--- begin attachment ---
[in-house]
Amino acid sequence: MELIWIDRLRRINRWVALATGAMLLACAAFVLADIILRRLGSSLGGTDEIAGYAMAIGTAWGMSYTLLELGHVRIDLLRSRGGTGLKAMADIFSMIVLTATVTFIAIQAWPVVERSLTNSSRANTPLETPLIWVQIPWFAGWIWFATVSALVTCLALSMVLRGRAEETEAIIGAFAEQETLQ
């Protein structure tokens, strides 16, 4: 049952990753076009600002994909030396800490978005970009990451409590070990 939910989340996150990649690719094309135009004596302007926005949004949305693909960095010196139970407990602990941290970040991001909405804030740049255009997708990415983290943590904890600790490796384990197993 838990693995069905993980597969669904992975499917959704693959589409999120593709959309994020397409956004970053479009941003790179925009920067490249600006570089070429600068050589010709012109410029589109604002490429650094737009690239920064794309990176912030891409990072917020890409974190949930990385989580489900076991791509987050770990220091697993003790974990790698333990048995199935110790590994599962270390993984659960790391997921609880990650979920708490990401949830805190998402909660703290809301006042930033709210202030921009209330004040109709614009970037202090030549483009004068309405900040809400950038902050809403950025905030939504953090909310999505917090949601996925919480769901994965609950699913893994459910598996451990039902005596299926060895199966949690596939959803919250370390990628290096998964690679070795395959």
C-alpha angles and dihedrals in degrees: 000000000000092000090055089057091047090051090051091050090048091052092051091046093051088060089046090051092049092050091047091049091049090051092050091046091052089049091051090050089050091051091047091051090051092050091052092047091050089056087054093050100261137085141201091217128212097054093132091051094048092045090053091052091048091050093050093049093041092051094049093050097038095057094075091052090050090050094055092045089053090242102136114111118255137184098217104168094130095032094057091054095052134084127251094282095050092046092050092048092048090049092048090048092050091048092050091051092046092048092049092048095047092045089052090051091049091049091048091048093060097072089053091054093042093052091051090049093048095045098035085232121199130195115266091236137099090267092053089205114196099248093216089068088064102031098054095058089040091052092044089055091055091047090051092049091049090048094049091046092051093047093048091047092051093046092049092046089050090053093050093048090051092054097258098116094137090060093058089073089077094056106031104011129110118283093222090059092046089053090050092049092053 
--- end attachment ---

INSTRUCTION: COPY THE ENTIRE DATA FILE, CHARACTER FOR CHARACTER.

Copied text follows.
[in-house]
Amino acid sequence: MELIWIDRLRRINRWVALATGAMLLACAAFVLADIILRRLGSSLGGTDEIAGYAMAIGTAWGMSYTLLELGHVRIDLLRSRGGTGLKAMADIFSMIVLTATVTFIAIQAWPVVERSLTNSSRANTPLETPLIWVQIPWFAGWIWFATVSALVTCLALSMVLRGRAEETEAIIGAFAEQETLQ
């Protein structure tokens, strides 16, 4: 049952990753076009600002994909030396800490978005970009990451409590070990 939910989340996150990649690719094309135009004596302007926005949004949305693909960095010196139970407990602990941290970040991001909405804030740049255009997708990415983290943590904890600790490796384990197993 838990693995069905993980597969669904992975499917959704693959589409999120593709959309994020397409956004970053479009941003790179925009920067490249600006570089070429600068050589010709012109410029589109604002490429650094737009690239920064794309990176912030891409990072917020890409974190949930990385989580489900076991791509987050770990220091697993003790974990790698333990048995199935110790590994599962270390993984659960790391997921609880990650979920708490990401949830805190998402909660703290809301006042930033709210202030921009209330004040109709614009970037202090030549483009004068309405900040809400950038902050809403950025905030939504953090909310999505917090949601996925919480769901994965609950699913893994459910598996451990039902005596299926060895199966949690596939959803919250370390990628290096998964690679070795395959």
C-alpha angles and dihedrals in degrees: 000000000000092000090055089057091047090051090051091050090048091052092051091046093051088060089046090051092049092050091047091049091049090051092050091046091052089049091051090050089050091051091047091051090051092050091052092047091050089056087054093050100261137085141201091217128212097054093132091051094048092045090053091052091048091050093050093049093041092051094049093050097038095057094075091052090050090050094055092045089053090242102136114111118255137184098217104168094130095032094057091054095052134084127251094282095050092046092050092048092048090049092048090048092050091048092050091051092046092048092049092048095047092045089052090051091049091049091048091048093060097072089053091054093042093052091051090049093048095045098035085232121199130195115266091236137099090267092053089205114196099248093216089068088064102031098054095058089040091052092044089055091055091047090051092049091049090048094049091046092051093047093048091047092051093046092049092046089050090053093050093048090051092054097258098116094137090060093058089073089077094056106031104011129110118283093222090059092046089053090050092049092053 